Former Black Caps captain Stephen Fleming is looking forward to sharing fond memories and stories of Martin Crowe at a special tribute for the legendary cricketer at the New Zealand Golf Open in Queenstown on Friday.

Crowe died last Thursday following a long struggle with Lymphoma and a service will be held in Auckland on Friday.

Fleming and recently retired national captain Brendon McCullum are among a group of former international cricketers that will miss the service due to their participation in the Celebrity Challenge golf event.

Fleming says the group - which also includes former New Zealand teammates Simon Doull and Mark Richardson, and former international rivals Sir Ian Botham, Allan Border, and Ricky Ponting - has a special opportunity to pay their respects to Crowe whilst also fulfilling their golfing commitments.


"We've got a unique opportunity with the group of cricketers that are down here, that whilst we can't be in Auckland on the day, we really want to pay our respects to Martin and the family, and we're just going to share some stories," said Fleming.

"We're going to hopefully be able to recount some of the great stories that we had with Martin both on and off the field."

Fleming acknowledged the group's decision not to attend the Auckland service has attracted some criticism, but insists Queenstown is a fitting location from which to pay tribute to Crowe.

"I know there's been some criticism about that, but from a personal point of view, it's probably one of the more fitting places to do it," he said.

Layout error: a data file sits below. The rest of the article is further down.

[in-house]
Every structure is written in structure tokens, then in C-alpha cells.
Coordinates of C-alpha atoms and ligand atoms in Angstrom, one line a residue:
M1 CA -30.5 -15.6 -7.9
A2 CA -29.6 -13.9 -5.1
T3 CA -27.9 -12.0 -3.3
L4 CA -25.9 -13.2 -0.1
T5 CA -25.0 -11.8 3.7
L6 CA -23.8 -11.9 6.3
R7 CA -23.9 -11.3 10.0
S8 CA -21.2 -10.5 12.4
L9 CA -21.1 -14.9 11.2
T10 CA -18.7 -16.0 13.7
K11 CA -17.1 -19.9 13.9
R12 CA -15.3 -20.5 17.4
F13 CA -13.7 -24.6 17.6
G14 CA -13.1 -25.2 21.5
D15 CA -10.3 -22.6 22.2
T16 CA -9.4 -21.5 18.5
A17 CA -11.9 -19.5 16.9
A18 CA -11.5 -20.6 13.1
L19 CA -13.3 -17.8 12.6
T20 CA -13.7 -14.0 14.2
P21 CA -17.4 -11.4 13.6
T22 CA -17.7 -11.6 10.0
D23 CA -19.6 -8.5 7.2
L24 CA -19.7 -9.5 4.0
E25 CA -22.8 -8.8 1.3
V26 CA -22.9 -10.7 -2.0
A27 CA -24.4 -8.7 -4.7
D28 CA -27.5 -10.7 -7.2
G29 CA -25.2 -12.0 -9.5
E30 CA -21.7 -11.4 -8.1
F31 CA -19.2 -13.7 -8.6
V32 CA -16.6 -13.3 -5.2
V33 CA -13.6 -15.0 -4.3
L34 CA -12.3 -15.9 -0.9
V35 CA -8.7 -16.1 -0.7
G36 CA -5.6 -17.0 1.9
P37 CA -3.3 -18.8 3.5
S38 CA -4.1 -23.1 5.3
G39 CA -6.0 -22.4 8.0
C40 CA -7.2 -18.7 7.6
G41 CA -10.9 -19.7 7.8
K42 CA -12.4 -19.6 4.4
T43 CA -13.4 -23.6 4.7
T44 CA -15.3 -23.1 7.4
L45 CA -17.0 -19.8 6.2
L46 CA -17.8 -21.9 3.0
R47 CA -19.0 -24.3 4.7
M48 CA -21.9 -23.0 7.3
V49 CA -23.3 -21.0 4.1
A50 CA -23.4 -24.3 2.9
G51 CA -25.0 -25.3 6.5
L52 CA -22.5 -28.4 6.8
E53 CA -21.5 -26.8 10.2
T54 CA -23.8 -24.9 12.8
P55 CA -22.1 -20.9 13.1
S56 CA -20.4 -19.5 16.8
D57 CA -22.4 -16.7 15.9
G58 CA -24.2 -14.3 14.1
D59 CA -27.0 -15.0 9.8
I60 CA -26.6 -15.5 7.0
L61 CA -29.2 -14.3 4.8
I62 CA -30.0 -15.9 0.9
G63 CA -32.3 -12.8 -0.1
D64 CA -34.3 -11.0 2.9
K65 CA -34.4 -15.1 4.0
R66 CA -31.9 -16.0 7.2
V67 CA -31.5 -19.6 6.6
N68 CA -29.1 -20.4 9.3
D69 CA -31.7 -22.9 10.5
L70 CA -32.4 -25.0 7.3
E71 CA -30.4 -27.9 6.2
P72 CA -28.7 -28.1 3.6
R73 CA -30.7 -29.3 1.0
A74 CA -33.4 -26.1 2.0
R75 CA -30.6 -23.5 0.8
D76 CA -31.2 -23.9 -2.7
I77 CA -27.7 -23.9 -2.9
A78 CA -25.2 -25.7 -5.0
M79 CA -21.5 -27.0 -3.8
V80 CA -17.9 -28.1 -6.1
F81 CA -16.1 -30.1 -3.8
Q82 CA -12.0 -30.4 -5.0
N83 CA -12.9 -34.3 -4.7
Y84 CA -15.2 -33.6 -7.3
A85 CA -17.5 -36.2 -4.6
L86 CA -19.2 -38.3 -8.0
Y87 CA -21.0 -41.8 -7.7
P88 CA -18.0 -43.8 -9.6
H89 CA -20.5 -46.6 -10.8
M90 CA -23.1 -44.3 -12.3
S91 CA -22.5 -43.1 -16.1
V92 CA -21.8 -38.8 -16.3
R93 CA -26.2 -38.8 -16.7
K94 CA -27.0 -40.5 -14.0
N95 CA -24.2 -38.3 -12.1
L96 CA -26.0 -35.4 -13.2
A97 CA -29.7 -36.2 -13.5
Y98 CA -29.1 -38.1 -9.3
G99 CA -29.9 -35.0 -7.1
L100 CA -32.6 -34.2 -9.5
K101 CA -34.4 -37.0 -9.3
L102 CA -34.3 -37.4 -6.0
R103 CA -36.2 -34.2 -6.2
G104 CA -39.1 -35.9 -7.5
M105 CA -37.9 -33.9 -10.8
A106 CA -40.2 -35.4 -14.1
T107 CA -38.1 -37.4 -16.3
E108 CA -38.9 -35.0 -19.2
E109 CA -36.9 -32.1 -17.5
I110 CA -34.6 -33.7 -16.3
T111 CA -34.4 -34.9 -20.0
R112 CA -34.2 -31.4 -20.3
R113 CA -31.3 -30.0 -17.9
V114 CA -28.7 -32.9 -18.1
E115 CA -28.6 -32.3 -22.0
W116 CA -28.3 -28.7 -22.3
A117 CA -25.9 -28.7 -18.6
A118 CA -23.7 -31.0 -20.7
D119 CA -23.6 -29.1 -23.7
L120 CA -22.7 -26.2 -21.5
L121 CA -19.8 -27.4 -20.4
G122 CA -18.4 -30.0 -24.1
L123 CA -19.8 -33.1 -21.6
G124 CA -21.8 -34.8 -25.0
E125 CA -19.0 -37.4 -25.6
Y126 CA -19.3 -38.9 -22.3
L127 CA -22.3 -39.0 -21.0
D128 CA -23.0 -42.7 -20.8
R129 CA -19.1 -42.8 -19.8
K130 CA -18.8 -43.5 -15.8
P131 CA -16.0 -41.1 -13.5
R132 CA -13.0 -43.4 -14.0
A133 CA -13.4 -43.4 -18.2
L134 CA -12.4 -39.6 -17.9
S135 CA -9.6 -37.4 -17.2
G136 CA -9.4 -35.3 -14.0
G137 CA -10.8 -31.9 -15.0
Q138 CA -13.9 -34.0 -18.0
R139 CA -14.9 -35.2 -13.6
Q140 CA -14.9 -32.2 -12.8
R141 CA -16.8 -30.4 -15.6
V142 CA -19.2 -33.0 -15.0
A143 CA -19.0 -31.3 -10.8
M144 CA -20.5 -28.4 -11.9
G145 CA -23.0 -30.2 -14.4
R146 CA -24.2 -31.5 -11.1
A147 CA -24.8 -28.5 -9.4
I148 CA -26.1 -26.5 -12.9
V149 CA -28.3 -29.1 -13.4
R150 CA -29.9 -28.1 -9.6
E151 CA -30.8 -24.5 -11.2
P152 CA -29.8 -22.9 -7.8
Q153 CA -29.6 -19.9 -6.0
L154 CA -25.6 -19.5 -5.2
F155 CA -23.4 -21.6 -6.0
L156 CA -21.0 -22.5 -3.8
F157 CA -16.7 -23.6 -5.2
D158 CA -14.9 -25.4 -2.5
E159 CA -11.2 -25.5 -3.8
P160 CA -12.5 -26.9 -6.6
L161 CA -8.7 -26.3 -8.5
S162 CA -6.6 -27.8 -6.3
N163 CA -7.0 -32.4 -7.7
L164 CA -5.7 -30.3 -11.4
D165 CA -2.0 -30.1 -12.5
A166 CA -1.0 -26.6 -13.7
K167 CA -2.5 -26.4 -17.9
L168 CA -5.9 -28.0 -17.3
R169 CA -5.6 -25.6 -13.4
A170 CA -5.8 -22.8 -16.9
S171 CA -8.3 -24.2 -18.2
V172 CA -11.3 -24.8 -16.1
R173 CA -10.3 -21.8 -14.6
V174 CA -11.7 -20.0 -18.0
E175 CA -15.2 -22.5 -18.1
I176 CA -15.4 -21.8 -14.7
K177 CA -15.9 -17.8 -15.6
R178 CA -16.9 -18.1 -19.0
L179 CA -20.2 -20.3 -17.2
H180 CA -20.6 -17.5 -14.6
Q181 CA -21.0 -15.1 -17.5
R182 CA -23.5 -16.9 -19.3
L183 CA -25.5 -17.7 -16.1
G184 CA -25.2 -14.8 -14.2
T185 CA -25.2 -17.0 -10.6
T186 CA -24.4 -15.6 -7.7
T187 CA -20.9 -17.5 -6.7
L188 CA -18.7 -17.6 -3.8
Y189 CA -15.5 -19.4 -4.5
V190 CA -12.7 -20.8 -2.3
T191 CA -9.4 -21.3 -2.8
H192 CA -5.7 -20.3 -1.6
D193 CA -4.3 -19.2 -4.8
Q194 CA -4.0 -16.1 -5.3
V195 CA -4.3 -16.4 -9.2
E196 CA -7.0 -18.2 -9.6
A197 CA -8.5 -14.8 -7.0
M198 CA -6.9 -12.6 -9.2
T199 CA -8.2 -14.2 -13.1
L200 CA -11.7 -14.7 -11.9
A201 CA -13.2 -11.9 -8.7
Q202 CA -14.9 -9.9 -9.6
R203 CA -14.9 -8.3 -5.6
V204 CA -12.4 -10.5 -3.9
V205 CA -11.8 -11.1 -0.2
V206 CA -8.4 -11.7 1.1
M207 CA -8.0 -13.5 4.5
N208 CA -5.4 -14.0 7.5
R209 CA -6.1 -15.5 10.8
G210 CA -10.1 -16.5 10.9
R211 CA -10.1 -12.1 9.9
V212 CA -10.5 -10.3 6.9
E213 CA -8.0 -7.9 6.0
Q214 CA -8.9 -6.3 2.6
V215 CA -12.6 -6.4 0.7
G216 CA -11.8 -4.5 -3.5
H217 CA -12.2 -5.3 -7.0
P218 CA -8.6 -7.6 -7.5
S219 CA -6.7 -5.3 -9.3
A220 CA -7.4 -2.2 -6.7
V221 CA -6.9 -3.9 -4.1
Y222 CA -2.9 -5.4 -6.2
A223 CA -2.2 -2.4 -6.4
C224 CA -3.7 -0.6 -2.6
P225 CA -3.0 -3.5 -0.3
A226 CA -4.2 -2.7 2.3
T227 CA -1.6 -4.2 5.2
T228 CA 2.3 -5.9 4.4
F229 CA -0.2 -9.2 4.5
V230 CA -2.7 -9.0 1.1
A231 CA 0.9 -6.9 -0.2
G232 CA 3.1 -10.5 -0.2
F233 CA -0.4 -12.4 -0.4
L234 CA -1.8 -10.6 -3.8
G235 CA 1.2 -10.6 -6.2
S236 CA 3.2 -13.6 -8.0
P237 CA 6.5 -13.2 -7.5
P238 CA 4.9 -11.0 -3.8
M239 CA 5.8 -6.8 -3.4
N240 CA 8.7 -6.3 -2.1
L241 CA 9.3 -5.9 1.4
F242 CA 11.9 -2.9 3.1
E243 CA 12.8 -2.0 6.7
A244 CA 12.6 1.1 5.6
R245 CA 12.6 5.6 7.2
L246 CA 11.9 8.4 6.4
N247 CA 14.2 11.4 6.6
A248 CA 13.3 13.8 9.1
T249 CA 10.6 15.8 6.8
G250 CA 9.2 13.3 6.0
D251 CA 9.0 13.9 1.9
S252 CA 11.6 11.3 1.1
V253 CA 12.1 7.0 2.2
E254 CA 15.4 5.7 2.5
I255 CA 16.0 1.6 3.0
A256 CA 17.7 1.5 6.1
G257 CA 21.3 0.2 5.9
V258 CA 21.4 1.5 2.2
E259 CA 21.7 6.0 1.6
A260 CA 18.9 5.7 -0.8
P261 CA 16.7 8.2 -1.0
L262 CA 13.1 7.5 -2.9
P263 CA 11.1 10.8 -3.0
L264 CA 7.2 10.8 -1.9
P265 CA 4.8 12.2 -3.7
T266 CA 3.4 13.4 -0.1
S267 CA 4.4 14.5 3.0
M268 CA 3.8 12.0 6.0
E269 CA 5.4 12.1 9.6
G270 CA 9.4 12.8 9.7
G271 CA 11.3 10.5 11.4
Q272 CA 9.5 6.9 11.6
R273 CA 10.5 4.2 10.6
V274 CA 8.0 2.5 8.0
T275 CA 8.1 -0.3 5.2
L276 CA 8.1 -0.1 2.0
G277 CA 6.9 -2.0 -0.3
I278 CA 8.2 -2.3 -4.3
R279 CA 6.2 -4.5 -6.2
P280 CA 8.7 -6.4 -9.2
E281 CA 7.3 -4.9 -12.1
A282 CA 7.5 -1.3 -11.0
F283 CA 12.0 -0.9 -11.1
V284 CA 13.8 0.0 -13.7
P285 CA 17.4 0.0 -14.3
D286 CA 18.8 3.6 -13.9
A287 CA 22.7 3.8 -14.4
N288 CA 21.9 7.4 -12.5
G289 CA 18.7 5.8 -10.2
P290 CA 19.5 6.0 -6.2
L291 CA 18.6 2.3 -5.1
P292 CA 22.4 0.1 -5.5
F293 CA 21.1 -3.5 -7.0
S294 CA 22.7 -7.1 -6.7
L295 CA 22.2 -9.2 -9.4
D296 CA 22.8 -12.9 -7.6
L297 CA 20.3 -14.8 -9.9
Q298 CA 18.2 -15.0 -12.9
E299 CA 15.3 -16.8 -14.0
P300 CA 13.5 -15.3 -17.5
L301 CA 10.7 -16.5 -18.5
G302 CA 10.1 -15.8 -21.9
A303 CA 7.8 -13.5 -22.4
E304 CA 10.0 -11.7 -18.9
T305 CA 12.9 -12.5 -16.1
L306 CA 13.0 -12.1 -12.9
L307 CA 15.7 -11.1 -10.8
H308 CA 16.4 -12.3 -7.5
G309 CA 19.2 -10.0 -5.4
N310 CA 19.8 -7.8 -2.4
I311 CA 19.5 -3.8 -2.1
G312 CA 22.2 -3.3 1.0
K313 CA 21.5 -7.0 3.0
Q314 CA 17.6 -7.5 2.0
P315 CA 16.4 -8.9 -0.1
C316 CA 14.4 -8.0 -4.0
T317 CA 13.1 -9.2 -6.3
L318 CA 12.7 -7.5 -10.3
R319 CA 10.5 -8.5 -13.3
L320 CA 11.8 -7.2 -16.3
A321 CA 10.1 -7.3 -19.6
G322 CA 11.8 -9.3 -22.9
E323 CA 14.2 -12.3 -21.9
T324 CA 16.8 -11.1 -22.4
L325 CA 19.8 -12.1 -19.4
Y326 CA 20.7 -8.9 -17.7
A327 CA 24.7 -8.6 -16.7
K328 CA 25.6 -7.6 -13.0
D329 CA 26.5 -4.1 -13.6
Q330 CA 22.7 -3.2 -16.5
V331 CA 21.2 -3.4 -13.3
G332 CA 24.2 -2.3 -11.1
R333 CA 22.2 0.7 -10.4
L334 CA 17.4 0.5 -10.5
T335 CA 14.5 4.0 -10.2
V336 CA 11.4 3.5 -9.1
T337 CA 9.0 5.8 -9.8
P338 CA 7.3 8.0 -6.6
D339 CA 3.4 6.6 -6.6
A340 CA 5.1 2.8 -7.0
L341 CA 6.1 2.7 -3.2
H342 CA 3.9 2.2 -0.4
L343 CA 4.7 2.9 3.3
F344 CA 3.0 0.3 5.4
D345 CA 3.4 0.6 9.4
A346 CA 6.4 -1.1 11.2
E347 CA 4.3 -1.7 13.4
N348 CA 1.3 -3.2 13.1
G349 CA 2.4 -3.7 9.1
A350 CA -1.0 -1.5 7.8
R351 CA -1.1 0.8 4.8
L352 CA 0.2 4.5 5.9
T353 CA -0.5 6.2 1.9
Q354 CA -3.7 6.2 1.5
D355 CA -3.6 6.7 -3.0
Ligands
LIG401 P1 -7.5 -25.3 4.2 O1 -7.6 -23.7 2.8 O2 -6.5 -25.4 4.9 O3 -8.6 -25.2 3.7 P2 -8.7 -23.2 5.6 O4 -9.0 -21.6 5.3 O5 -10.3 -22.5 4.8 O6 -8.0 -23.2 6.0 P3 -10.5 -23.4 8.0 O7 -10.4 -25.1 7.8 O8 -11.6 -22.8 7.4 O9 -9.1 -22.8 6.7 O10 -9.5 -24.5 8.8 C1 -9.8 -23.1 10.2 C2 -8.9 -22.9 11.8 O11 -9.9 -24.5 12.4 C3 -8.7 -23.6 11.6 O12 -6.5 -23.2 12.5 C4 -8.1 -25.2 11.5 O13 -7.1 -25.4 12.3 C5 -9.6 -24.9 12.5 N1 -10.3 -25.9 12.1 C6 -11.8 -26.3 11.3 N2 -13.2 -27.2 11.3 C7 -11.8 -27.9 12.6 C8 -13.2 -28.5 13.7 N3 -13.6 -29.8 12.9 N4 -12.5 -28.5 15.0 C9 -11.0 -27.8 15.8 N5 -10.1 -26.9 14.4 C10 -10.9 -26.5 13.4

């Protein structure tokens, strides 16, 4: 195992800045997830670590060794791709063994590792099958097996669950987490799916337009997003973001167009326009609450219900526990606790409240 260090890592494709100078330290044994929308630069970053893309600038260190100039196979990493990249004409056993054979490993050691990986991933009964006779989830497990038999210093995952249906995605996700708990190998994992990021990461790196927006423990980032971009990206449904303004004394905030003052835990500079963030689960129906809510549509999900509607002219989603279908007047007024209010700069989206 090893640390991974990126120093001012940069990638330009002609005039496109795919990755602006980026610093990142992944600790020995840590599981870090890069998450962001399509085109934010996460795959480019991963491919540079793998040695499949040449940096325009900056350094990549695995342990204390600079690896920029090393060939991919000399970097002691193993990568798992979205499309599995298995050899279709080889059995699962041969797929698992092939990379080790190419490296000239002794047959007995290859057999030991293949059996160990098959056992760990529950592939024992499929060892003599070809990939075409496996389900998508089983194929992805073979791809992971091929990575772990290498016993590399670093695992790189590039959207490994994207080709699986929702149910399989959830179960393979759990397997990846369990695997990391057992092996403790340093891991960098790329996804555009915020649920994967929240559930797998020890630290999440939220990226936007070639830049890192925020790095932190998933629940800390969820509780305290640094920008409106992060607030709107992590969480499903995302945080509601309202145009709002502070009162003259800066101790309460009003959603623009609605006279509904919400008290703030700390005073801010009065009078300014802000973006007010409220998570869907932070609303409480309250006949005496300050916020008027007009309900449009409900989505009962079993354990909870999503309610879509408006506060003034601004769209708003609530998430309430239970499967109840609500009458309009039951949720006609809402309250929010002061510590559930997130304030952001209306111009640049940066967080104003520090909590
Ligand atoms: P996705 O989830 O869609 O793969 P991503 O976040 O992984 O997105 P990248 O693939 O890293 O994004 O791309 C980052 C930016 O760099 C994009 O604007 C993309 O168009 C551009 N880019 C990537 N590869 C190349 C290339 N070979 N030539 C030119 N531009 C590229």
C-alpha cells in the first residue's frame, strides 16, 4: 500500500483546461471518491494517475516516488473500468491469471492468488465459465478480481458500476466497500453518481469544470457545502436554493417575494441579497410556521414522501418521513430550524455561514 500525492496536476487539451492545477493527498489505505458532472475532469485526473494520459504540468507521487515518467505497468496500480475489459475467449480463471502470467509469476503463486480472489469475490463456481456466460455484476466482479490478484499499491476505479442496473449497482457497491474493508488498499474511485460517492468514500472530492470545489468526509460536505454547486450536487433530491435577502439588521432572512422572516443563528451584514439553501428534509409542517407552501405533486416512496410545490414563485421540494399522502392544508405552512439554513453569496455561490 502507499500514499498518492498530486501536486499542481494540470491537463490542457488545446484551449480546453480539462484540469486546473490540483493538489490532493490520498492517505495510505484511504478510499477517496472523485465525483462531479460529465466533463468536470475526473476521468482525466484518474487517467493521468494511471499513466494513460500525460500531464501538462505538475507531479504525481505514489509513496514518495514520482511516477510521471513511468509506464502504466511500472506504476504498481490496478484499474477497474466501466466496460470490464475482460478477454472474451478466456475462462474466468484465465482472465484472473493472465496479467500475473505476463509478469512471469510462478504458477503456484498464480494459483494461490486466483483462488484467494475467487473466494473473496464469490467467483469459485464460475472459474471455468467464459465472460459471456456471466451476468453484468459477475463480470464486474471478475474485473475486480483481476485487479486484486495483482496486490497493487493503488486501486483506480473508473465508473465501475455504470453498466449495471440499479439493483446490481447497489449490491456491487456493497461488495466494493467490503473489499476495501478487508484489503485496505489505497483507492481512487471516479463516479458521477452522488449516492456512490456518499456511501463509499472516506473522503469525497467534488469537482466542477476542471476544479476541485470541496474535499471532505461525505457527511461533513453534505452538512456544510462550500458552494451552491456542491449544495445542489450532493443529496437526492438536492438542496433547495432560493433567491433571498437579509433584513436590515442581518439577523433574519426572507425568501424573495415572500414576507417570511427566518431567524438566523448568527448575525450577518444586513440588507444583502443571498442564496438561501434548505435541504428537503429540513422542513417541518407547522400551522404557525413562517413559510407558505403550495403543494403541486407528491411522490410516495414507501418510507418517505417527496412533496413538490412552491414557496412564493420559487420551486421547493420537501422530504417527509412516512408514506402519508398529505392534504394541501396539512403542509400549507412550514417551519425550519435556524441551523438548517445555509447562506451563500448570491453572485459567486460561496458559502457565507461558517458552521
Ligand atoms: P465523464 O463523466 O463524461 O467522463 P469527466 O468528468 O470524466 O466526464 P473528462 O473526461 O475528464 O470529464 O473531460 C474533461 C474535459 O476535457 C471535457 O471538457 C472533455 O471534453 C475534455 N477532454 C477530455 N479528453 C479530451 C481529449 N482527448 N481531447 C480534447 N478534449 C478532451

"Queenstown was a popular spot, I spent some great times here with Martin. So in some ways it's fitting to remember those times and some good cricket stories as well.

"Obviously (he was) one of our greatest cricketers and one of the great cricketers to play the game.

"We saw his passion in his last few years with the way he wrote and his fondness for the game was pretty much second to none.

"So we'll try and reflect our feelings on Friday."

Fleming admitted some of the debate and judgmental reaction over their decision was hard to accept and explained different people deal with grief in different ways.

Whilst he had given the matter great consideration, he remains confident they will be able to pay their respects in a fitting and appropriate manner.

"It's people's opinion," he said. "Certainly, one article wasn't great journalism, but it's an emotional time and there's no right or wrong.

"And people grieve in different ways, and to have that pushed on you was probably a little bit hard to accept.

"But it's not about that. It's certainly about remembering one of our great people, and Martin was that.

"I've certainly thought long and hard about what can be done for Martin, and travelling to Auckland and be part of that, but also be part of this group here, who really want to show their respects.

"It certainly doesn't lessen the feeling of losing one of our great New Zealanders and certainly one of our great cricketers."